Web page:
#9 – Business & Marketing
- How I did it wrong
- How I’m learning to do it correctly
- Branding sucks. Don’t worry about it right now.
- Stop being shy
#10 – Service & Balance
- A transparent Q&A session with Zack and his wife Meghan on how photography, business, and family are both a blessing and a curse.
NOTE :: As of the initial posting of this information, creativeLIVE does not have this listed on their site yet. I’m working on getting my stuff to them and they are working on getting that stuff on their site so please sit tight and give them a day or so to get all the crap they are waiting for from me on to their site. You’ll then be able to sign up in advance for the free weekend and I’m sure they’ll have some sort of pre-sale on the download.
I think Meg needs to finish off Sunday evening with playing a few songs for all of us and we’ll all sit back, listen to her music, and have a beer. What do you think?
So that’s the basic run down of the weekend. Some of the order/titles/etc may change around depending on the logistics making this happen. Want to be part of the live studio audience? There are very few spots (like 4 to 6) so follow the directions in the video above and send your video our way.
Have questions? Want to see something covered that you don’t see in the list above? Hit me in the comments.
Just wanted to update you on a few videos and blogs posts we are working on.
I promised a studio tour of our place here in Atlanta and that will be coming up. Currently we have a large job in house and we’re under a pretty tight NDA. In order to do the studio tour we would have to clear the entire space of our client’s merch and that’s just something we can’t pull off right now. We will most likely have some down time in October to get that finished up. Sorry for the delay.
The photo above is our cyc wall. It’s about 12 feet tall, 19.5 feet wide, and has a 3 foot radius. From the cyc wall to the other end of the studio is 64 feet. We’ll show you all that in the video along with grip, carts, workspaces, storage, deals we found on furniture, set pieces, etc, etc.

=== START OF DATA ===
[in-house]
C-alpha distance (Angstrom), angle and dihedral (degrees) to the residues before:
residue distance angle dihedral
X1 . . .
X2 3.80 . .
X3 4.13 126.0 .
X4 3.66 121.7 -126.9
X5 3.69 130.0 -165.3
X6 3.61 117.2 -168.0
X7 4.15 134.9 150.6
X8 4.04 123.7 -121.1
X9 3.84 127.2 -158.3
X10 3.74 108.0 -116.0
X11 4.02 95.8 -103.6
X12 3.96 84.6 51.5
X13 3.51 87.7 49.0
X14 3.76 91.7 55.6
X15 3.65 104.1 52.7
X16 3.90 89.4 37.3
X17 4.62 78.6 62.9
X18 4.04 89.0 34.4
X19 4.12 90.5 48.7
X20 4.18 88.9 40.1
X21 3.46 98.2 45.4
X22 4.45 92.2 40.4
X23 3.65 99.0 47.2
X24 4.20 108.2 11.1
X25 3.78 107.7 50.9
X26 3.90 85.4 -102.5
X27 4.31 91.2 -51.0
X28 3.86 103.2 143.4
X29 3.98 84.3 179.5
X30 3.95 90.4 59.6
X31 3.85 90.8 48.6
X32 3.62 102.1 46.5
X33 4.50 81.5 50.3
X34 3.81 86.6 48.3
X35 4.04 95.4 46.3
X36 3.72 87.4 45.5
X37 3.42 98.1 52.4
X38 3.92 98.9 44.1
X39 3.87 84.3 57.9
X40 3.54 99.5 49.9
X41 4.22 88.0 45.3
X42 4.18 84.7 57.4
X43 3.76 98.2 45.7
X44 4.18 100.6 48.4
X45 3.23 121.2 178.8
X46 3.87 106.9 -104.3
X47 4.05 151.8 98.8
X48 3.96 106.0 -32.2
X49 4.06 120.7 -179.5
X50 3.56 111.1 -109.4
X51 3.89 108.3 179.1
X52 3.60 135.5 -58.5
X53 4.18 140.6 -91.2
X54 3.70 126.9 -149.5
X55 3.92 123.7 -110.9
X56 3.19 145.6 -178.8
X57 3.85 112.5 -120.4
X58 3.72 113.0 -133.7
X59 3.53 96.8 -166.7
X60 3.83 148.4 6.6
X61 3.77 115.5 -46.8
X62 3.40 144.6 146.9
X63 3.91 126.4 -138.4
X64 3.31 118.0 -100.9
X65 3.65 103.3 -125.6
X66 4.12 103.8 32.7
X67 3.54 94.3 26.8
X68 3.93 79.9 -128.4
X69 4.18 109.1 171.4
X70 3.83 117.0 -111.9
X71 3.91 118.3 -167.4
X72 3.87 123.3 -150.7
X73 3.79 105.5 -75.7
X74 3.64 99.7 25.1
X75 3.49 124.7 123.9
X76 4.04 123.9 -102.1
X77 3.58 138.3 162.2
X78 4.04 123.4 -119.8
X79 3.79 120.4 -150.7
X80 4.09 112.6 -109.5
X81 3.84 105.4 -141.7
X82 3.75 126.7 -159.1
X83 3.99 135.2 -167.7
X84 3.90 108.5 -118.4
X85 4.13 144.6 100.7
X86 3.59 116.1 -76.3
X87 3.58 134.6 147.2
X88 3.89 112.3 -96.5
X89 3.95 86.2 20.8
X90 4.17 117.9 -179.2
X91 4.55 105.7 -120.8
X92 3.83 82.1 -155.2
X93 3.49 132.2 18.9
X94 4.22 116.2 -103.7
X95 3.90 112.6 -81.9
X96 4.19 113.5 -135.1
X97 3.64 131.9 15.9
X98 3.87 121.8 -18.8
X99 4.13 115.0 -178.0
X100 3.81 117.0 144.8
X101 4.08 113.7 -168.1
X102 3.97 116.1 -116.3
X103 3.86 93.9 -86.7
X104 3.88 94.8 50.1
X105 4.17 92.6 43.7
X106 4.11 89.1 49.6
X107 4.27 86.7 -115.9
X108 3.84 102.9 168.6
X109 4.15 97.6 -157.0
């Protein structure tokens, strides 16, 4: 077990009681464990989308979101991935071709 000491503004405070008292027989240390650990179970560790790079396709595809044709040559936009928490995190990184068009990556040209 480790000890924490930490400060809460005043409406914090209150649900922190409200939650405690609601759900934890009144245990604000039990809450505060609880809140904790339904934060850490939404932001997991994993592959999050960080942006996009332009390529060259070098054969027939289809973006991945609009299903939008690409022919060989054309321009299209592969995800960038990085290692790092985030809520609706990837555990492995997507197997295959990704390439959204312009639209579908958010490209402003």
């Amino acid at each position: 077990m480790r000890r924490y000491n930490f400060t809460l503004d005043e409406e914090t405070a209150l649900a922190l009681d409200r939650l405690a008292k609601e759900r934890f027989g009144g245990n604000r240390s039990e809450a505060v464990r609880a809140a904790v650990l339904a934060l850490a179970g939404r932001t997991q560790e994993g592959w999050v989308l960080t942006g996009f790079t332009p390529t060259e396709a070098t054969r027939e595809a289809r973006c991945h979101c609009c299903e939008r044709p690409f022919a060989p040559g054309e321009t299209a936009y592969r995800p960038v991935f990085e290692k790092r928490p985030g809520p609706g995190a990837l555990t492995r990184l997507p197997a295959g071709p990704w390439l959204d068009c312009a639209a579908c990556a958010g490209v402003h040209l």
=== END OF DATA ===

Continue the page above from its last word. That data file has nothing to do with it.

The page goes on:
When we get the studio cleared out again we’ll knock out the color worflow video as well as the grip video. We’ll drop them all at once most likely.
Ok. Are you ready to get your nerd on? Calling all pixel peepers! Here are the images for the modifier run down we went through on Day 03 of the creativeLIVE studio lighting class. I’m not sure which took me longer… Shooting all of these images during the class or prepping them for the web.
Before we get started with the images there are some things I want to go ahead and cover with you before you check these out.
This isn’t the most comprehensive light modifier test in the world. It isn’t even half way scientific in approach. There are real issues with comparing modifiers like this. I’m telling you right now that this isn’t the true proper nerded out way of doing this kind of thing. While we strove for consistency and Dan and I spent some time in the morning before the broadcast testing things out, remember there can be variations 1/3 of a stop from pop to pop with those Alien Bees. That’s why they are affordable. With all that said let me now say… if you run through some modifiers in this way you’ll learn a lot. I do this kind of stuff when I’m checking out a new modifier.
Why do I feel the need to give this big disclaimer? To ward off the measurebators that are about to descend on this post. The guys who look at photos on the photon level and lose all the soul of this craft. I like to nerd out from time to time and discuss CMOS vs. CCD but never at the cost of losing the soul of the craft. So… enjoy this comparison. There are things to learn.
Things to look for ::
• Take a look at how the modifier effects the exposure on the subject and the background. • Watch the transition from highlight to shadow. How hard is that line? • Take a look at the catchlights in the eyes. • How effecient is the modifier in terms of lost light from the standard? • Look at the difference in the quality of light when some of them are moved closer than the standard shooting point. • Moving the light closer to the subject changes exposure so I didn’t list the change in aperture for those images since they deviated from standard position.
I’ve highlighted a few areas here to watch in the photos below… Look at this crop between the 7′ and 4′ Octabanks…